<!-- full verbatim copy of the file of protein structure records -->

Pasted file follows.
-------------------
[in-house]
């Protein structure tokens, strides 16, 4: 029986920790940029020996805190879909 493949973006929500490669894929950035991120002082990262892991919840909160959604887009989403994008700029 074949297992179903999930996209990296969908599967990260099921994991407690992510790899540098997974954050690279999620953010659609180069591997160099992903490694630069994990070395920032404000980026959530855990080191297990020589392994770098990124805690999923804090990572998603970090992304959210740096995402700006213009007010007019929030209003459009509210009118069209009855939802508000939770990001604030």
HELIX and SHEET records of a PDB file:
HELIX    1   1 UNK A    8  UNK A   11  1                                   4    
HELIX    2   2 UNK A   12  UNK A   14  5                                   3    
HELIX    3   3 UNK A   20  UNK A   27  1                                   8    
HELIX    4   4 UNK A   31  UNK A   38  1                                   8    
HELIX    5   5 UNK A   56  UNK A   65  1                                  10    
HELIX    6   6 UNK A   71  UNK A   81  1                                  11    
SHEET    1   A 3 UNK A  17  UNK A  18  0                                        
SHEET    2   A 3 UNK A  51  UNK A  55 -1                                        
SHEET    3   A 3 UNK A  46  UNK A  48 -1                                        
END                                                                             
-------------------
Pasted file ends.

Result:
[in-house]
């Protein structure tokens, strides 16, 4: 029986920790940029020996805190879909 493949973006929500490669894929950035991120002082990262892991919840909160959604887009989403994008700029 074949297992179903999930996209990296969908599967990260099921994991407690992510790899540098997974954050690279999620953010659609180069591997160099992903490694630069994990070395920032404000980026959530855990080191297990020589392994770098990124805690999923804090990572998603970090992304959210740096995402700006213009007010007019929030209003459009509210009118069209009855939802508000939770990001604030």
HELIX and SHEET records of a PDB file:
HELIX    1   1 UNK A    8  UNK A   11  1                                   4    
HELIX    2   2 UNK A   12  UNK A   14  5                                   3    
HELIX    3   3 UNK A   20  UNK A   27  1                                   8    
HELIX    4   4 UNK A   31  UNK A   38  1                                   8    
HELIX    5   5 UNK A   56  UNK A   65  1                                  10    
HELIX    6   6 UNK A   71  UNK A   81  1                                  11    
SHEET    1   A 3 UNK A  17  UNK A  18  0                                        
SHEET    2   A 3 UNK A  51  UNK A  55 -1                                        
SHEET    3   A 3 UNK A  46  UNK A  48 -1                                        
END                                                                             